Tag Archives: Language Programas

Linguistic hierarchy: How language shows respect

Linguistic hierarchy: How language shows respect

By Jennifer Alvarez and Julie L. Parenteau, Ph.D.

 

Learning a second language is not only about learning vocabulary and sentence structure. It is also about learning culture. In this post, we talk about forms of respect inherent in different languages. While some cultures are more hierarchical in nature, others are less hierarchical, and their languages reflect those differences. We have taken examples from English, French, Spanish, and Japanese to demonstrate these concepts. While reading, consider the words you use in everyday life. Think about how your native language compares and then ask yourself two important questions: 1) how does your native language reflect hierarchy and 2) what does that say about the importance (or lack thereof) of hierarchy in your native culture?

 

2013-07-13 15.54.04Let’s begin with English! English spoken in the Southern region of the United States shows respect when speaking to others in positions of authority or elders by using Sir (for men) or Ma’am (for women). People in the Northern United States tend to use the terms Mr. or Mrs. in front of the person’s last name instead. However, referring to people simply by their first name has become the norm throughout much of the U.S.

 

           Hello (formal): Hello, ma’am or sir/Mr. Smith.

           Hello (informal): Hello.

 

           You’re welcome (formal): You are welcome, ma’am or sir/Mrs. Smith.

           You’re welcome (informal): You’re welcome.

 

           How are you? (formal): How are you, ma’am or sir?

           How are you? (informal): How are you?

 

The French language also distinguishes between formal and informal settings, showing respect for strangers, those in positions of authority, and elders. The “tu” form is used in informal situations, while speakers use “vous” to refer to people in formal settings. Both mean “you,” but “vous” shows a deeper level of respect for your conversational counterpart. Both the subject pronoun and the verb change to reflect this. Below are a few examples of everyday phrases in both a formal and informal setting in French.

 

          IMG_2184Please (formal): S’il vous plait.

Please (informal): S’il te plait.

 

What is your name? (formal): Comment vous appelez-vous?

What is your name? (informal): Comment t’appelles tu?

 

How are you? (formal): Comment allez-vous?

How are you? (informal): Ça va?

 

A fellow Latin-based romance language, Spanish, like French, differentiates between a formal “you” and an informal “you.” When in an informal setting, such as with friends or family, use the “tu” form. When speaking to strangers, someone in a higher position such as a manager, as well as older adults, use “usted.”  Again, note that the verb ending is also different to reflect the change in subject use. Some everyday phrases that are used in the Spanish language are listed below to show both formal and informal usage.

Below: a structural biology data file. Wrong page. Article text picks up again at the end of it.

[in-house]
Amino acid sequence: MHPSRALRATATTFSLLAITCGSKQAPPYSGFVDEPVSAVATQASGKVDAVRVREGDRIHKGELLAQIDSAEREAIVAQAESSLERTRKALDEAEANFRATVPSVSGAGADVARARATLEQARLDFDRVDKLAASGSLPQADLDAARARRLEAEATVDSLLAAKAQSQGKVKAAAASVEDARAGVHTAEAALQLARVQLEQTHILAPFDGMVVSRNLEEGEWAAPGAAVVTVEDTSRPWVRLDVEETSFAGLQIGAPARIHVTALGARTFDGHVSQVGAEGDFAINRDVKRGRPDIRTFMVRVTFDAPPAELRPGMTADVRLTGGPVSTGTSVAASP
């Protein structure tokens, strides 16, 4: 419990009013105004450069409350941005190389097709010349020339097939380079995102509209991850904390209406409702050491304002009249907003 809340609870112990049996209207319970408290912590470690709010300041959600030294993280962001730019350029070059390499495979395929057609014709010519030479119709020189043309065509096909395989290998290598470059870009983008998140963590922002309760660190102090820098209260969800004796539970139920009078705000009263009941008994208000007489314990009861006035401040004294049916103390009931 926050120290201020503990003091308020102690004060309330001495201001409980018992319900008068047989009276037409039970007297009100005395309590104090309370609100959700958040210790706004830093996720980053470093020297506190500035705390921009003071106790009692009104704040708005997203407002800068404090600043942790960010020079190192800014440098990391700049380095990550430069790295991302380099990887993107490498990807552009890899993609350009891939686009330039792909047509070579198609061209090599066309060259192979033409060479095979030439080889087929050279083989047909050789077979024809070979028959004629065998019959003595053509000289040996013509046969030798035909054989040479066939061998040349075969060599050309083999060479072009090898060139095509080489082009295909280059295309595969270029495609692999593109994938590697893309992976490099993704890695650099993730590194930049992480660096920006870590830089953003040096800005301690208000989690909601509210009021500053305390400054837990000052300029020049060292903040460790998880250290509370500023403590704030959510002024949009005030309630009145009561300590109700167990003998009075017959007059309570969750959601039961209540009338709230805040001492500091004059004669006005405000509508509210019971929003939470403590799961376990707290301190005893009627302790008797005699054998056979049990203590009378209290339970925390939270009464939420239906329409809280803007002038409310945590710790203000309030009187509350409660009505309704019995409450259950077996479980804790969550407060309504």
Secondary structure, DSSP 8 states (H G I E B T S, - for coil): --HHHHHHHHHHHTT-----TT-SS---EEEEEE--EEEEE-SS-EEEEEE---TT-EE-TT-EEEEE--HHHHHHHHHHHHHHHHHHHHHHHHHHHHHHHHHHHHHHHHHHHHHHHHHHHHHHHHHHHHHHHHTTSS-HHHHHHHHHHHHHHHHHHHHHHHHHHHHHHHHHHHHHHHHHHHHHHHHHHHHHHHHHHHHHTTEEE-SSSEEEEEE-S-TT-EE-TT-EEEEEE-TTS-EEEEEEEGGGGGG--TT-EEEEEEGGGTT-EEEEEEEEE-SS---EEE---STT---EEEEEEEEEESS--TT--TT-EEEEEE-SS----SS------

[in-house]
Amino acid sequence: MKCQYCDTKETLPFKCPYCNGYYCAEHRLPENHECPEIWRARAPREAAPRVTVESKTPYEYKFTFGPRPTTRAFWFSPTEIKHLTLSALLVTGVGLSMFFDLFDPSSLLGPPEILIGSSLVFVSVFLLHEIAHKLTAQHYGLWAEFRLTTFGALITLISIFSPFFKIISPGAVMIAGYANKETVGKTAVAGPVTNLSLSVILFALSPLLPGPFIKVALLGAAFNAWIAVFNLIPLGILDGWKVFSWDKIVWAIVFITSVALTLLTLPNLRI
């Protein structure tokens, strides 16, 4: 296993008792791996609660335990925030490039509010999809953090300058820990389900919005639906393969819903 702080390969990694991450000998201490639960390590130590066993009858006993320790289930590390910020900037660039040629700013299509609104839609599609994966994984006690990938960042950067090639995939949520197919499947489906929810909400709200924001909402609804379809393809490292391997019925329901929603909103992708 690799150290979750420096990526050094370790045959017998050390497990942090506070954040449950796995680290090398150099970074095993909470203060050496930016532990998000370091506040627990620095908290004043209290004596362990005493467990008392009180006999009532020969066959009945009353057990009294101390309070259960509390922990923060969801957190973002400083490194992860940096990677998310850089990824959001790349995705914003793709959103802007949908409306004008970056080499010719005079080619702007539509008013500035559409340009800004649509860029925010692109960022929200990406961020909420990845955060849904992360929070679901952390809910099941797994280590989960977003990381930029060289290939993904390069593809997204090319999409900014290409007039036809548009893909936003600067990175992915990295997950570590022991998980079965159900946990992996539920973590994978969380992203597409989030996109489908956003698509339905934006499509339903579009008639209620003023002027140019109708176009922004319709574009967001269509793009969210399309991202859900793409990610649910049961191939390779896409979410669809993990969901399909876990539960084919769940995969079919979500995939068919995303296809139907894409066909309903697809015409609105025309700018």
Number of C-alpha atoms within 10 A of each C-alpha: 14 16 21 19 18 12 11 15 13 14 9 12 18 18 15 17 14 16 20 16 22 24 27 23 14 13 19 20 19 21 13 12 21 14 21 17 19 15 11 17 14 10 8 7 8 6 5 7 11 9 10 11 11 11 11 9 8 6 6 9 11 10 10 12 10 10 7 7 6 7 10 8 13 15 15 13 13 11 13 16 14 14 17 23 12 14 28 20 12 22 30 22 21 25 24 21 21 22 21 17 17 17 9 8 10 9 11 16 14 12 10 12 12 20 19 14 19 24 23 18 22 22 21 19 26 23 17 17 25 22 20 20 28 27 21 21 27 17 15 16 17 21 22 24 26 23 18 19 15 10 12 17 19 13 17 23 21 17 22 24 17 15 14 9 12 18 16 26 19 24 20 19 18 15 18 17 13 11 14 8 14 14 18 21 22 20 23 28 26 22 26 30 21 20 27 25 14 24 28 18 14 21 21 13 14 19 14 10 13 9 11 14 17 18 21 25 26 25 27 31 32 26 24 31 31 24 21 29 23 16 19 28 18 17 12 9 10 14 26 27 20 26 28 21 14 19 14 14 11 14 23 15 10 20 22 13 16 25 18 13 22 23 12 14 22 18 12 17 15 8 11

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How are you? (formal):  ¿Cómo está usted?

How are you? (informal): ¿Cómo tú estás?

 

What is your name? (formal):  ¿Cómo se llama usted? OR ¿Cuál es su nombre?

What is your name? (informal): ¿Cómo te llamas? OR ¿Cuál es tu nombre?

 

Where are you from? (formal):  ¿De dónde es usted?

Where are you from? (informal): ¿De dónde tú eres?

 

Japanese has two types of “respect languages.” The context of the situation and the identity of the person to whom you are speaking are the criteria used to determine which type of language is spoken. The two types of “respect languages” are: “sonkeigo,” which translates to respectful language, and “kensongo,” which is the use of modest or humble language. Following are a few examples.

 

Sonkeigo, the respectful language, is used when talking about superiors and customers.  This type of language is never used to refer to one’s self. This language is only used when referring to someone else. It is necessary to use different verb conjugations when using this type of respect language. To show respect to an elder, for example, one may change the word “suru,” meaning “do,” to “hasaru.” Altering the verb in this way shows deference or respect despite the fact that the two words have the same meaning.

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Kensongo, the modest or humble language, is used to describe one’s actions or the actions of someone in a group such as customers in a business. Kensongo is used to describe situations in which someone is speaking of an action that took place while assisting another. For example, the word carry, which is “motsu,” is changed to “mochi shimasu” because the term is being used to retell a story in which that person helped someone carry something.

 

“I had to motsu the books.” This is adequate because someone is talking about a personal action they did for themselves. Alternately, that sentence would read, “I had to mochi shimasu the books for the customer today” if the person did the action for someone else.

 

Understanding how language shows respect for authority is important for everyday conversations, but is also extremely important for business transactions. Whether or not you make an attempt to speak the other language in negotiations, make sure that you are aware of hierarchical protocol prior to engaging the other party. Showing such deference will go a long way.

 

For more language learning tips to help you through your cultural adaptation process, contact Global Perceptions, your relocation specialist in Puerto Rico.

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Developing a Personal Language Learning Plan